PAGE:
Unfortunately in today’s system of Medicare and Medicaid funded medicine, the health care provider no longer works for the patient but rather works for the government. As a result, if APS wants them to rat out suitable elderly marks, they are more than willing to comply.
Some hospitals ask patients a series of questions at admissions:
1. Will you be paying with private insurance, Medicare, or Medicaid?
2. Do you have a will?
3. Do you have close relatives?
4. Do you have a Durable Power of Attorney?
5. Do you have a Physicians Directive?
If the individual is a Medicaid patient, has a will, and has lots of local relatives, they will likely be passed over. On the other hand if the individual has private insurance, has no will, and the nearest relative is in Colorado, an unscrupulous nurse or administrator can made a report to APS that she has concerns about a patient\’s ability “to care for himself”.
That is all that is required for APS to take the patient into custody for “investigation”. At this point most victims disappear and are never heard from again.
2. Rope Them In
Even APS cannot enter a home without a warrant. Therefore they must trick victims into coming outside. The elderly grew up in a different time where a nicely dressed woman knocking on their door could be trusted or even invited in for tea or coffee. APS workers take advantage of this trust.
An example ruse is an APS worker knocking on a target\’s door and tell them that something looks wrong with their roof. When the target steps outside he is nabbed by armed police, “in the interest of his own safety”.
Capturing targets at hospitals is far easier and less likely be captured on video by nosy neighbors. The elderly often have elective surgery such as knee replacements or hernia operations. Often then seek medical care following a fall.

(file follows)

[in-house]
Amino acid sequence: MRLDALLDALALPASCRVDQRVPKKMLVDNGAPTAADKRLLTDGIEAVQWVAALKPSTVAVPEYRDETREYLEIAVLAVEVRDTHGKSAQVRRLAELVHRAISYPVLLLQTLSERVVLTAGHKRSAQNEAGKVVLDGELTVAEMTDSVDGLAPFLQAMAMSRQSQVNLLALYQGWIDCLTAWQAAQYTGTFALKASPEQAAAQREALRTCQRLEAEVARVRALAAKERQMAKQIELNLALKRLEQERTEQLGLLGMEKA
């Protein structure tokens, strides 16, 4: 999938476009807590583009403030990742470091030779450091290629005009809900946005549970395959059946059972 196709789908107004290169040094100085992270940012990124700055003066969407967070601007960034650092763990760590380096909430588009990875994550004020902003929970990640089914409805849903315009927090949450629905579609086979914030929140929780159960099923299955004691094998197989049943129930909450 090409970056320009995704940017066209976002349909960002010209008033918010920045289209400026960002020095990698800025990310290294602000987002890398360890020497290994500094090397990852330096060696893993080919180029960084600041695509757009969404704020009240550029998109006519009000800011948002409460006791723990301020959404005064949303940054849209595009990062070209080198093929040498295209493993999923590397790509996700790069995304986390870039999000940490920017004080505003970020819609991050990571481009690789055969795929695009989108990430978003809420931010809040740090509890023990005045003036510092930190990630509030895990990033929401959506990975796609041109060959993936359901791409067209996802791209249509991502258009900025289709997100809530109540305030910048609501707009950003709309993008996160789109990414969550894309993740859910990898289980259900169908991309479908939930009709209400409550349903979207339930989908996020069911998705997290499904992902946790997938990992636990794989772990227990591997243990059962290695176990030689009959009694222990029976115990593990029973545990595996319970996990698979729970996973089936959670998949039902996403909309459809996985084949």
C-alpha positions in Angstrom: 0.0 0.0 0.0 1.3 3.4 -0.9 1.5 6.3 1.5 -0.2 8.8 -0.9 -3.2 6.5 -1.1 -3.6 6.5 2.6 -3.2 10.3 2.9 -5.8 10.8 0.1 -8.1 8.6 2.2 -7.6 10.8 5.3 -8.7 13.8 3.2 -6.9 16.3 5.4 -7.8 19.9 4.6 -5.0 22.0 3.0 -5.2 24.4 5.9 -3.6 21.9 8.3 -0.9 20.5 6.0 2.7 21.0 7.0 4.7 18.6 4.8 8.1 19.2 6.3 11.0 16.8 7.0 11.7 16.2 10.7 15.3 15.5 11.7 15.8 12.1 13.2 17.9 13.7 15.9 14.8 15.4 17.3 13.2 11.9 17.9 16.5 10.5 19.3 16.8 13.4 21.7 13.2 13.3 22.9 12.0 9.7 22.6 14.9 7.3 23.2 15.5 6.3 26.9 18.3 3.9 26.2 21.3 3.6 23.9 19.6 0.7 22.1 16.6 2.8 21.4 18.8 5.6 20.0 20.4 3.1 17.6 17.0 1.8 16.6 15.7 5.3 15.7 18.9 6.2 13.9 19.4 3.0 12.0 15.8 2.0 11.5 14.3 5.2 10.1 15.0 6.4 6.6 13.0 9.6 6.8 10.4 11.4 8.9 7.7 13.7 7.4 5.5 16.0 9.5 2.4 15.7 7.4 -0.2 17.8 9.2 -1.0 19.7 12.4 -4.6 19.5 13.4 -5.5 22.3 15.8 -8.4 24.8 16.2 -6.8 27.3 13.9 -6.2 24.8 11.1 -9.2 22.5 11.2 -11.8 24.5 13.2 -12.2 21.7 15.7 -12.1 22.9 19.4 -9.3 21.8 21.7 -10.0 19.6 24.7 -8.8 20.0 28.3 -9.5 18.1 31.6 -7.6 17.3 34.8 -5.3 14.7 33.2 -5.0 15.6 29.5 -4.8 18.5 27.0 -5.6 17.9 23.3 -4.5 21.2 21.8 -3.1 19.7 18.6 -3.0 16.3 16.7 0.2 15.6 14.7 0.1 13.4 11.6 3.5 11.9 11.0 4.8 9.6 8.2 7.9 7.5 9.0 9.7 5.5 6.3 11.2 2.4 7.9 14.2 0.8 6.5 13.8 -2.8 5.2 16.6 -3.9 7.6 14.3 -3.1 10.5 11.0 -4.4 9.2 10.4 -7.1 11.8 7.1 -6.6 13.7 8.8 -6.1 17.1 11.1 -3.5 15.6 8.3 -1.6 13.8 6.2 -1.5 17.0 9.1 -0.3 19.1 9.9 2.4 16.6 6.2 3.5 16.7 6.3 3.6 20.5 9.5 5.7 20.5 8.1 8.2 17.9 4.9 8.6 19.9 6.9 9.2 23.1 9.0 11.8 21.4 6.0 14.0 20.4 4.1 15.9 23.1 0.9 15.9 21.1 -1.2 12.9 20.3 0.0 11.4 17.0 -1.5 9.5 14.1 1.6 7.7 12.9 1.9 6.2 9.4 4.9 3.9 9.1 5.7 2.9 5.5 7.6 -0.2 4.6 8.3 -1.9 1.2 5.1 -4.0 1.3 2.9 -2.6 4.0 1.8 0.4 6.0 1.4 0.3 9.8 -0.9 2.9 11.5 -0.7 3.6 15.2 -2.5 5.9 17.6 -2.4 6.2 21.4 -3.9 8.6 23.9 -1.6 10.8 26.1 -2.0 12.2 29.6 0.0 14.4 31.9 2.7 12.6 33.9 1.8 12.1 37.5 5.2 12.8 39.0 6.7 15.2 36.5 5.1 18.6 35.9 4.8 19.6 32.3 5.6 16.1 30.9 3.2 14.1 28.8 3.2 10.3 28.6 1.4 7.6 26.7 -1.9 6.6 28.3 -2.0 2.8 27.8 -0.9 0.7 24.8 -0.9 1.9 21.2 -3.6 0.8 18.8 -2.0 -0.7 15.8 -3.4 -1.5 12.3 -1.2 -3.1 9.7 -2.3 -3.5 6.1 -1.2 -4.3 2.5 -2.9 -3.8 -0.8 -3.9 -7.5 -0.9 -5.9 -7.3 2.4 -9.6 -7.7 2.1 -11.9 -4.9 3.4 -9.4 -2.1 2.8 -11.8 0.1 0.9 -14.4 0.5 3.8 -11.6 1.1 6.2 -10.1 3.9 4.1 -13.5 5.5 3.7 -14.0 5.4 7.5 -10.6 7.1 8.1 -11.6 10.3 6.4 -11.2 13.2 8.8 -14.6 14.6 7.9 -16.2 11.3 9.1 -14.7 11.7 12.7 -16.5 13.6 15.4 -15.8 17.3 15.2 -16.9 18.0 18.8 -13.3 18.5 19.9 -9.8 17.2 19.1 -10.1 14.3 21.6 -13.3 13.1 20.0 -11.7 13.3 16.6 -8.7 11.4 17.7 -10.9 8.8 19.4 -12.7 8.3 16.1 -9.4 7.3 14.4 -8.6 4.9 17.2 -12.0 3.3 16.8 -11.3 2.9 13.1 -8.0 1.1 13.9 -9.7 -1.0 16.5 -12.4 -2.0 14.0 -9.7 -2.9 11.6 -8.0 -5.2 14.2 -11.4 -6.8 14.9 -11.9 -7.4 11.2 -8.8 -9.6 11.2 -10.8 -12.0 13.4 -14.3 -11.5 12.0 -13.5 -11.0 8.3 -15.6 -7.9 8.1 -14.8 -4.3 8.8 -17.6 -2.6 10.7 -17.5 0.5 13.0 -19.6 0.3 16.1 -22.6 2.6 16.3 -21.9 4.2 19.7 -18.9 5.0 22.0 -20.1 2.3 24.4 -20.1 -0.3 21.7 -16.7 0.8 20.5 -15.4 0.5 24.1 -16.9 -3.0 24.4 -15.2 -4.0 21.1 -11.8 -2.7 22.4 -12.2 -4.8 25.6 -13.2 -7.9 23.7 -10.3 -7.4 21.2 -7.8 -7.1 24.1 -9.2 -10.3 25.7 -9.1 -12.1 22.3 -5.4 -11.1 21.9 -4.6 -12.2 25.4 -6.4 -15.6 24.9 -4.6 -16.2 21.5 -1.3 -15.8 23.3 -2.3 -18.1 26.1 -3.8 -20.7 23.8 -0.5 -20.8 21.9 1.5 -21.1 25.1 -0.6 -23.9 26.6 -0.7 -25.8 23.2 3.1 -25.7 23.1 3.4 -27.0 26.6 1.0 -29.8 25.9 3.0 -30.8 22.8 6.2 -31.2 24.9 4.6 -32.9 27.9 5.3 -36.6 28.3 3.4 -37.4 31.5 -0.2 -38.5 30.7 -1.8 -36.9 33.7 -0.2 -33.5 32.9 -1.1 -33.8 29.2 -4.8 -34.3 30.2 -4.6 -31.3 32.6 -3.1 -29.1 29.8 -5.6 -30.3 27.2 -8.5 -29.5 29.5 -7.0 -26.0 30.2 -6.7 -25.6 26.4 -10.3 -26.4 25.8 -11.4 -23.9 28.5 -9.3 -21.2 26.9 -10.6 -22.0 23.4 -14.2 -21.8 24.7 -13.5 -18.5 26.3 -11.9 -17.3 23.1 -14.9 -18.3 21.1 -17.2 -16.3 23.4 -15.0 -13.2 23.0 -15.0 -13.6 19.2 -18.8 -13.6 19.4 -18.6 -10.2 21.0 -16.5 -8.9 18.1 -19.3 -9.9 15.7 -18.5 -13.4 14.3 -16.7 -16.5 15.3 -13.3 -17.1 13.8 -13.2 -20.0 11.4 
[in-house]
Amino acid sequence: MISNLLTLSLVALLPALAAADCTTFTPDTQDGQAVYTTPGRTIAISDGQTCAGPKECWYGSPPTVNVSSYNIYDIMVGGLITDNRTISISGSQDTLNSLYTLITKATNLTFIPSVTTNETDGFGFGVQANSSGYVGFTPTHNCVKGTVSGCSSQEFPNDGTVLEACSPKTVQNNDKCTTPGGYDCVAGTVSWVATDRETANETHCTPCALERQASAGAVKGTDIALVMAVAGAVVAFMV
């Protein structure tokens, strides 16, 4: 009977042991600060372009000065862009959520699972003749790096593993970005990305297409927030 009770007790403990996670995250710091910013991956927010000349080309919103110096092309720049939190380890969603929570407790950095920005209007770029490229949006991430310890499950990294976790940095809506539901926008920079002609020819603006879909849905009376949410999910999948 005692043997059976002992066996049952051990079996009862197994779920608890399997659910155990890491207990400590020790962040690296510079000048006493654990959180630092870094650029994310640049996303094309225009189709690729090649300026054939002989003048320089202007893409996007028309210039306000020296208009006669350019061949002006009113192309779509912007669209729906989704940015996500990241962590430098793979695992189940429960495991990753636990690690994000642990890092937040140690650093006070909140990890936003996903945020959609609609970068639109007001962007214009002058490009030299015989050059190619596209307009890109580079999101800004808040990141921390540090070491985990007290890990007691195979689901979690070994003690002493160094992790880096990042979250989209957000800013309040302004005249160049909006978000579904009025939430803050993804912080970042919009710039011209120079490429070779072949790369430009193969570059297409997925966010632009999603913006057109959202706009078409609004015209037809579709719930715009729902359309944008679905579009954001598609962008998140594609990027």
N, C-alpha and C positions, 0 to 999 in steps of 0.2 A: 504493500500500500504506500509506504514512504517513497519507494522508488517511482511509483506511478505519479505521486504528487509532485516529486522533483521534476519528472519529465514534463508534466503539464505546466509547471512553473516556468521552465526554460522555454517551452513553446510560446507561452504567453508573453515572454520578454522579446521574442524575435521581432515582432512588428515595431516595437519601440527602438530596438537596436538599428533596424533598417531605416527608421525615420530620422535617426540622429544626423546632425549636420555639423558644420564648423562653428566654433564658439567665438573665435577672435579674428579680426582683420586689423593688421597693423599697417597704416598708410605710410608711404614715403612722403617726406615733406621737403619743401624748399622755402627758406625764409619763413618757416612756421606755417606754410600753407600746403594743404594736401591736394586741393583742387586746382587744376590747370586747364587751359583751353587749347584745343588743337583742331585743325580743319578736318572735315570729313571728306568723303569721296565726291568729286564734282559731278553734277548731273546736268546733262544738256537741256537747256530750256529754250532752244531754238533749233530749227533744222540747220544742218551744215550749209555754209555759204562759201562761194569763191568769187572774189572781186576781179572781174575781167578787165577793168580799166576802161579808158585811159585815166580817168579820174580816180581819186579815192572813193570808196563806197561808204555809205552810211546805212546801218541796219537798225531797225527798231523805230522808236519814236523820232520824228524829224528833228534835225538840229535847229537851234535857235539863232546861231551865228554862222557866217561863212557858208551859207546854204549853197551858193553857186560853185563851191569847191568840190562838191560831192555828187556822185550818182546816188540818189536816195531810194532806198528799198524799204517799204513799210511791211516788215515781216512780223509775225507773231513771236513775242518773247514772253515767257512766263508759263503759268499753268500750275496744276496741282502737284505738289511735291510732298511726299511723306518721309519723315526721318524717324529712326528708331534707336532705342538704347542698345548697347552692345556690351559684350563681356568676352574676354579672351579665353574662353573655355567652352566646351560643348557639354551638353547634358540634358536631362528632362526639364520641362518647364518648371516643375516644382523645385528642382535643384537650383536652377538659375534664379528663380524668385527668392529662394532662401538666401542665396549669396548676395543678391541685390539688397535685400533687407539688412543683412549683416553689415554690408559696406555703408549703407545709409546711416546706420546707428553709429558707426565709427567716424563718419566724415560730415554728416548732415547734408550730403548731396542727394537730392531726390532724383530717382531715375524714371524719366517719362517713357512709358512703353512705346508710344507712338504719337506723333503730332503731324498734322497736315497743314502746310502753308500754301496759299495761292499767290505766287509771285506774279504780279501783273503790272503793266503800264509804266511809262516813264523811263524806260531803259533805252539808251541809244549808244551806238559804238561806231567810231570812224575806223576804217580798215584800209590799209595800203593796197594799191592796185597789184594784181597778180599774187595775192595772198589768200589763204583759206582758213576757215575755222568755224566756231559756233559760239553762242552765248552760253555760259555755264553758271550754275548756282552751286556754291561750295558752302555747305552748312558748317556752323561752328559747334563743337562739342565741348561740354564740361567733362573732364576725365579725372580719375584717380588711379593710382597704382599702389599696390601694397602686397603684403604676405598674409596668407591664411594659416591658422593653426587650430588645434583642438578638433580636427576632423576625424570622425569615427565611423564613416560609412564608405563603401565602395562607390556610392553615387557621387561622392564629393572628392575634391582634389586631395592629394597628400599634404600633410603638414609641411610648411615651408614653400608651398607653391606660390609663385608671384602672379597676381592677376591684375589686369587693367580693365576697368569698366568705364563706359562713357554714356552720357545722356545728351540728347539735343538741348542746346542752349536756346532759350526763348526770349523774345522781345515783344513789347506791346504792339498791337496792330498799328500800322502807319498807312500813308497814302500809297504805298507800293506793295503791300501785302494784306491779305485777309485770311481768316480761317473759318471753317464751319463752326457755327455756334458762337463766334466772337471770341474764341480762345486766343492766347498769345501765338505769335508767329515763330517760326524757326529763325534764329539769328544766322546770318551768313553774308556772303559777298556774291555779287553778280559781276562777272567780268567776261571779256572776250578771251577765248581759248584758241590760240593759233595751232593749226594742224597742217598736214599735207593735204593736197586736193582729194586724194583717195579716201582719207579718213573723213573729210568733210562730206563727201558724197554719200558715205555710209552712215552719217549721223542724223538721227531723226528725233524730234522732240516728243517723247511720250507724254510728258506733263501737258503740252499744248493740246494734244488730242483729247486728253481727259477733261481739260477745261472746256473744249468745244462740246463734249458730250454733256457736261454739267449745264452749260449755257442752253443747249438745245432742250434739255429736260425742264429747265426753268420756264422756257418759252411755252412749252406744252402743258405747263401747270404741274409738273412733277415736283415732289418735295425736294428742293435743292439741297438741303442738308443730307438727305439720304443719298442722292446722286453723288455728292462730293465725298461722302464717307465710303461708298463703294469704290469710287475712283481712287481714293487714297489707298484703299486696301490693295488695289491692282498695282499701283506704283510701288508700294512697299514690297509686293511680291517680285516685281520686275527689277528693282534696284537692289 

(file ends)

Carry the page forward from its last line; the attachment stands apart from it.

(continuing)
When the inside person at the hospital identifies a suitable mark, APS can move in and take them into custody, “for their own safety and the safety of others” or some other similar aphorism. Hospitals are great for capturing the elderly because they usually have an associated psychiatric ward. The captured victim can be safely stashed in the psych ward while APS gets its story straight and finds a judge.
Admission to a psych ward appears to be rather simple. If APS says they want a mark committed, they are committed. Several days later APS will need to either get the victim to sign pre-dated document saying they “voluntarily” committed themselves or find a doctor willing to give his signature. The doctor of course never saw the patient before they were admitted.
An additional advantage of committing the target to a psych ward is that access from friends and family can be curtailed and all records can be covered up due to HIPAA.
3. Dope ‘em High, Dope ‘em Often
Once the mark is committed, the disabling can begin in earnest. It is important that the individual has as few mental faculties available so a psychologist can “test” and find him “mentally incapacitated”. Commonly prescribed drugs include the psychoactive drugs Risperdal and Seroquel. as well as depressants.
When the victim is reduced to minimal consciousness he can then be given one of the standardized mental tests such as the MMSE which includes questions such as counting backwards from 100 by 7s.
4. Here Comes ‘da Judge
The final piece necessary is for APS to make a presentation to a probate judge. An irony of elder looting cases is that APS is represented by the local District Attorney.
The DA will present a perfunctory case featuring testimony by APS social workers featuring standard phrases; “mentally incapacitated”, “unable to care for himself”, and “a threat to himself and others”. The psychologist chosen by the judge or by the asylum will present the “scientific” test given the drugged victim and diagnose “dementia”, “psychosis”, or some similar malady.
The judge will appoint a “Guardian” to “manage” the victims affairs. The Guardian is often an employee or contractor to the Department of Aging and Disability Services or an employee of the asylum that benefits from the individual being committed. At that moment, the individual ceases to exist as a person and his assets and income is no longer his.
The final coup de gras is a life sentence to an asylum.
The looting is complete and the mark eviscerated.